Several of my cards were under-costed. Oops.
Playtesting also helps you find the corner cases you'll often miss in theorycrafting. For example, Recall with Purpose originally ended with "Attach that aura to that creature" but I had never restricted the player from getting Bought the Farm. That had to be solved, either by specifying "search for an aura that could enchant that creature" or opening it up and letting you get any aura to stick anywhere. Opening it up lost a little bit of flavor, but this isn't a story card, so I opted to let players be clever. Remembering that auras entering the battlefield automatically attach to a legal target helped.  (I wasn't aware that putting both return actions in the same sentence meant you wouldn't be able to attach the aura to that creature, but that's a trivial templating solve.)

Make Deliberate Choices
In game design, as in improv, the only choice worse than the wrong choice is no choice. If two (or N) options seem similarly strong, don't fret over the choice, just make it. Commitment is really important in any space where you're expressing yourself. It matters what you say, but only if you say it with conviction. So I had two sets of 10 and I was really happy with both. I chose the ten you saw. I wish you could've seen my Tibalt or my Bioneer, or Day at the Market. Hopefully, one day you will.

I also changed a card at the last moment, which is dangerous, but I decided I'd rather have a wicked simple common than a meandering one.

I still quite like the elegance of pairing the very red "~ deals 2 damage to a creature and its controller" with the very black "~ deals 2 damage to a target and you gain 2 life" but it's clear in retrospect that my submission had enough straight-forward A+B combos, and I could've ventured more risk.

The MaRo Method
Before I go, I want to briefly examine how Mark Rosewater designed his sample {WU} card. I'm sure he doesn't literally list all the abilities primary in a card's colors, but instead shortcuts to a mental list of them, but the idea of carefully and deliberately culling those long lists for cardtype- and rarity-appropriateness, and culling again for interest (which is clearly both subjective to the author and the day of the week) is fascinating to me. Again, I don't imagine he literally does that when designing, but if that's what he shares when walking through his process slowly enough for us to follow, that's still a much more deliberate procedure than I take.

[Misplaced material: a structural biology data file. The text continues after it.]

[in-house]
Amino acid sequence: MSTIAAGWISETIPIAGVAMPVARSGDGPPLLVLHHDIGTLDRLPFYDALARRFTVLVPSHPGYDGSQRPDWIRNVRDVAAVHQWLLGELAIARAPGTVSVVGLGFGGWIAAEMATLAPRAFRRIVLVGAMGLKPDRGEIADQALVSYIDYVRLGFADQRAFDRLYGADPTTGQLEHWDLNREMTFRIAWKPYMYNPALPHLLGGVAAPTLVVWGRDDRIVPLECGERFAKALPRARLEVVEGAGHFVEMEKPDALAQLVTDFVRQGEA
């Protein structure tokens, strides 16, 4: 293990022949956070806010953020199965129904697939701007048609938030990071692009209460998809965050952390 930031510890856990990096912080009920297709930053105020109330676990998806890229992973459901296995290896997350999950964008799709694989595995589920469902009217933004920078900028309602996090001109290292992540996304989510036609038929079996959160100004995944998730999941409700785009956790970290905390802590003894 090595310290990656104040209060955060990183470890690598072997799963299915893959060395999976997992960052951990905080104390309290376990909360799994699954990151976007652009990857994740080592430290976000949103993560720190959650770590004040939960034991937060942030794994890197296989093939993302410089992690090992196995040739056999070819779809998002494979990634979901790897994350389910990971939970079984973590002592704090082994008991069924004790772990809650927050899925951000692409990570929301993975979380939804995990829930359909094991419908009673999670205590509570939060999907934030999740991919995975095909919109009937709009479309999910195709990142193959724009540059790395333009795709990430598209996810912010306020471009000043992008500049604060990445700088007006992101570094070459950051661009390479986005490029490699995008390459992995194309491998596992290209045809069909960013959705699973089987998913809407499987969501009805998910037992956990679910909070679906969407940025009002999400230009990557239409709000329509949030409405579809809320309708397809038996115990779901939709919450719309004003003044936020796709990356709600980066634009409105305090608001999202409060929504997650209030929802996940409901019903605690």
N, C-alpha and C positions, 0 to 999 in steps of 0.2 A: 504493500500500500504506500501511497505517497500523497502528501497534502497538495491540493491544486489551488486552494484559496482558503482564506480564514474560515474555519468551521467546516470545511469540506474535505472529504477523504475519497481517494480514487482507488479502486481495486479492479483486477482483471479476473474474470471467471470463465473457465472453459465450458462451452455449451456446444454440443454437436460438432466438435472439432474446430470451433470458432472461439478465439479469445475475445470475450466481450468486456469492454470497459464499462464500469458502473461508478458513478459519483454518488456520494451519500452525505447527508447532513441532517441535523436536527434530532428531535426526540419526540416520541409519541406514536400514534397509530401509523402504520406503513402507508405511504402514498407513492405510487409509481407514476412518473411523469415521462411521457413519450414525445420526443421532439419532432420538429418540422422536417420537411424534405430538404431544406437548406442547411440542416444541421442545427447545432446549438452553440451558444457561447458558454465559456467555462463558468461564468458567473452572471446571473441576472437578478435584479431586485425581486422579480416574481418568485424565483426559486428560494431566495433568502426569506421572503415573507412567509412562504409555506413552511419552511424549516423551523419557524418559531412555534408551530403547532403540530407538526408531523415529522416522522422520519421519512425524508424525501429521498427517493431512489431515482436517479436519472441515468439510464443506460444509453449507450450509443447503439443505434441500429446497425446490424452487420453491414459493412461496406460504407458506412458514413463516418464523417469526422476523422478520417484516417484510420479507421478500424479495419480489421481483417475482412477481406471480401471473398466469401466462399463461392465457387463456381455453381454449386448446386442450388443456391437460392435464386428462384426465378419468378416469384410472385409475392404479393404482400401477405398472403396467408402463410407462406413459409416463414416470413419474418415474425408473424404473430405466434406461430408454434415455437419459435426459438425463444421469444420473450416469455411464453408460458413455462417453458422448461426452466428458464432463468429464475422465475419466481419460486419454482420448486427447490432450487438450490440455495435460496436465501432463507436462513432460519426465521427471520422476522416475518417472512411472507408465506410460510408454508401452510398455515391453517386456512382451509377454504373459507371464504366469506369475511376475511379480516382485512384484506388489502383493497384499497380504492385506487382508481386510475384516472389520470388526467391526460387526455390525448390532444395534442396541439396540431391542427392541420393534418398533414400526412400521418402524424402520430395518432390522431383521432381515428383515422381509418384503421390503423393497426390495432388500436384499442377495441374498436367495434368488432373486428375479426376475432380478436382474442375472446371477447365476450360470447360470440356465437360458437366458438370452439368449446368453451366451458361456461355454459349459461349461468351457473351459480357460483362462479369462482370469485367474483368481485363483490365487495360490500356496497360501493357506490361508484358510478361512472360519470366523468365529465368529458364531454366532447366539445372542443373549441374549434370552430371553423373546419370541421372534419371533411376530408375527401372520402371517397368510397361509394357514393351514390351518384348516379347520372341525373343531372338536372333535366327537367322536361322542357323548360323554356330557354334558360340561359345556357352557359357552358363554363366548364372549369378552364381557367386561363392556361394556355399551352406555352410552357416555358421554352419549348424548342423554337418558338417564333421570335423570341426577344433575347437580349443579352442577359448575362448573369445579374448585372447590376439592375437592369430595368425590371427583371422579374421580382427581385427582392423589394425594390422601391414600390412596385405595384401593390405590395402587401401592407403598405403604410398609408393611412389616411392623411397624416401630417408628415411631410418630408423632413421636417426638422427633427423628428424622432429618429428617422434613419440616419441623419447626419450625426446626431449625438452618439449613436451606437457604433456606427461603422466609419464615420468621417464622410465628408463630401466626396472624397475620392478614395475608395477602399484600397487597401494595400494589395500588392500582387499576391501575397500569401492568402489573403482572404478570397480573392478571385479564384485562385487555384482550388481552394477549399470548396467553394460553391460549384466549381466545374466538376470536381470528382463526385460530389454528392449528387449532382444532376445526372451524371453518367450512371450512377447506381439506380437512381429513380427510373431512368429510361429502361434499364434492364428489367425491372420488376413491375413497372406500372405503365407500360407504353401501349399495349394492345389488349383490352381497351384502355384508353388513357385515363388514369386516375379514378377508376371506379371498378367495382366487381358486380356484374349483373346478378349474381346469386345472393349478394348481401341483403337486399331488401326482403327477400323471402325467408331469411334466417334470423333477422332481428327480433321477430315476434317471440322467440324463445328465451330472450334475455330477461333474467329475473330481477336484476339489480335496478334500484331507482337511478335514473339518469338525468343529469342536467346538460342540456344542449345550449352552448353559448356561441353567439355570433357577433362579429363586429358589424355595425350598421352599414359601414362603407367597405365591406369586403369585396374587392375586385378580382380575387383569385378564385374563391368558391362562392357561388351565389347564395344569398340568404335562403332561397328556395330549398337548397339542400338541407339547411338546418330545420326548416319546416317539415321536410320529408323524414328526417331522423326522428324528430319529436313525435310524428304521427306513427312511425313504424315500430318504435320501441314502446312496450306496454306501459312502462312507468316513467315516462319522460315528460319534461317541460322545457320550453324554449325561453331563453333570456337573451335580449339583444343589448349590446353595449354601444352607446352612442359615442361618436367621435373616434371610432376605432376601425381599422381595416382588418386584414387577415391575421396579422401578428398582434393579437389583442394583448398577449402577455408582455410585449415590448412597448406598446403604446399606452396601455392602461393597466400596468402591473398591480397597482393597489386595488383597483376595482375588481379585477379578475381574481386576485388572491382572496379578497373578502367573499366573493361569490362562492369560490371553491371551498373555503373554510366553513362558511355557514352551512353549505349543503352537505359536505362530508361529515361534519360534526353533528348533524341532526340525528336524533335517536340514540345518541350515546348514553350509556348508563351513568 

It's subtly reassuring that his example goes down a dead-end path. That's likely deliberate, to help demonstrate how frequent those are in this line of work, but given the designing-as-I-write-this-article vibe he gives, I'm inclined to think that really is the first place Mark's mind went to, and he saw value in keeping that in there for us to see. He's such a good teacher.

I'd never have guessed when I started that
my {UB} common would be a creature, but
I was pleased to find this it-looks-like-a-
creature-but-its-really-a-spell illusion idea.
How do I attack a blank slate design like this? I mentioned a bunch of top-down approaches above. Another great source of inspiration for me are potential solutions to little frustrations I have during actual games. "Isn't it disappointing when you bounce their best creature when it attacks and they just slap it back down in their second main phase?" Reflector Mage. Or looking at perennial problems (like blue-black's lack of a creature keyword) and trying to solve them by applying the color pie through different lenses. Sometimes it works to just stare at an existing card and ask "what's the smallest change I could make to this card to completely change how it plays?"

There are, of course, many many ways to approach card design and game design (and I promise you no one at Wizards uses only one).